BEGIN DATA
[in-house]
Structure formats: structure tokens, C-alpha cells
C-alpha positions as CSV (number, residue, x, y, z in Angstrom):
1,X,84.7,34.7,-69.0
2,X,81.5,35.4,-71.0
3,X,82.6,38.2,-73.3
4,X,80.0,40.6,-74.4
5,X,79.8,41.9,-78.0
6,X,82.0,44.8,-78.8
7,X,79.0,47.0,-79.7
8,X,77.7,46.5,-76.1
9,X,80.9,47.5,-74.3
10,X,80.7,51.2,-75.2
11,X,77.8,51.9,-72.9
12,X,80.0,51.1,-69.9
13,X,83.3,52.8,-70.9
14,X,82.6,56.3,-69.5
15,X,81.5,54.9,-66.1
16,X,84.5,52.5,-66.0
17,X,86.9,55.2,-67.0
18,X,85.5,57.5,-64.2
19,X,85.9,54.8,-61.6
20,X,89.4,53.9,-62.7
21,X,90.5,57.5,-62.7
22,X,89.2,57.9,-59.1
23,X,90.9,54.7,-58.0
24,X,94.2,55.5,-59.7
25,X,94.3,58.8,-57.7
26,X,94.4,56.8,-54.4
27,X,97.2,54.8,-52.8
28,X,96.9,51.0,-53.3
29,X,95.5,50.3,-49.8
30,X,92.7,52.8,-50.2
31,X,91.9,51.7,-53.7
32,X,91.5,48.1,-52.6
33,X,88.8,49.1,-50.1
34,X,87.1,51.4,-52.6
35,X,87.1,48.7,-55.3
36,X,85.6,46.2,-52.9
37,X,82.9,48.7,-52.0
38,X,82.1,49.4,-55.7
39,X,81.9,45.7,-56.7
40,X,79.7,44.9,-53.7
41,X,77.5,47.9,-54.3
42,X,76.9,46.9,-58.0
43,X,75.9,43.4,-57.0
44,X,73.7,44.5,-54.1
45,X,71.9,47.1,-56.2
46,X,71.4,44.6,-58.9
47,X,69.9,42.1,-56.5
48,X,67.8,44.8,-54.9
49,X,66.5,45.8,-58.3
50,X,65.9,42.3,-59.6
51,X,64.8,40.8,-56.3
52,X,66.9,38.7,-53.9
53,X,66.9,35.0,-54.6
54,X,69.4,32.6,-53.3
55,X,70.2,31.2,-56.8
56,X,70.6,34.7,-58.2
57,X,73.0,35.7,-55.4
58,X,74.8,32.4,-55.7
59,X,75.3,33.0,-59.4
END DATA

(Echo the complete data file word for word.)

[in-house]
Structure formats: structure tokens, C-alpha cells
C-alpha positions as CSV (number, residue, x, y, z in Angstrom):
1,X,84.7,34.7,-69.0
2,X,81.5,35.4,-71.0
3,X,82.6,38.2,-73.3
4,X,80.0,40.6,-74.4
5,X,79.8,41.9,-78.0
6,X,82.0,44.8,-78.8
7,X,79.0,47.0,-79.7
8,X,77.7,46.5,-76.1
9,X,80.9,47.5,-74.3
10,X,80.7,51.2,-75.2
11,X,77.8,51.9,-72.9
12,X,80.0,51.1,-69.9
13,X,83.3,52.8,-70.9
14,X,82.6,56.3,-69.5
15,X,81.5,54.9,-66.1
16,X,84.5,52.5,-66.0
17,X,86.9,55.2,-67.0
18,X,85.5,57.5,-64.2
19,X,85.9,54.8,-61.6
20,X,89.4,53.9,-62.7
21,X,90.5,57.5,-62.7
22,X,89.2,57.9,-59.1
23,X,90.9,54.7,-58.0
24,X,94.2,55.5,-59.7
25,X,94.3,58.8,-57.7
26,X,94.4,56.8,-54.4
27,X,97.2,54.8,-52.8
28,X,96.9,51.0,-53.3
29,X,95.5,50.3,-49.8
30,X,92.7,52.8,-50.2
31,X,91.9,51.7,-53.7
32,X,91.5,48.1,-52.6
33,X,88.8,49.1,-50.1
34,X,87.1,51.4,-52.6
35,X,87.1,48.7,-55.3
36,X,85.6,46.2,-52.9
37,X,82.9,48.7,-52.0
38,X,82.1,49.4,-55.7
39,X,81.9,45.7,-56.7
40,X,79.7,44.9,-53.7
41,X,77.5,47.9,-54.3
42,X,76.9,46.9,-58.0
43,X,75.9,43.4,-57.0
44,X,73.7,44.5,-54.1
45,X,71.9,47.1,-56.2
46,X,71.4,44.6,-58.9
47,X,69.9,42.1,-56.5
48,X,67.8,44.8,-54.9
49,X,66.5,45.8,-58.3
50,X,65.9,42.3,-59.6
51,X,64.8,40.8,-56.3
52,X,66.9,38.7,-53.9
53,X,66.9,35.0,-54.6
54,X,69.4,32.6,-53.3
55,X,70.2,31.2,-56.8
56,X,70.6,34.7,-58.2
57,X,73.0,35.7,-55.4
58,X,74.8,32.4,-55.7
59,X,75.3,33.0,-59.4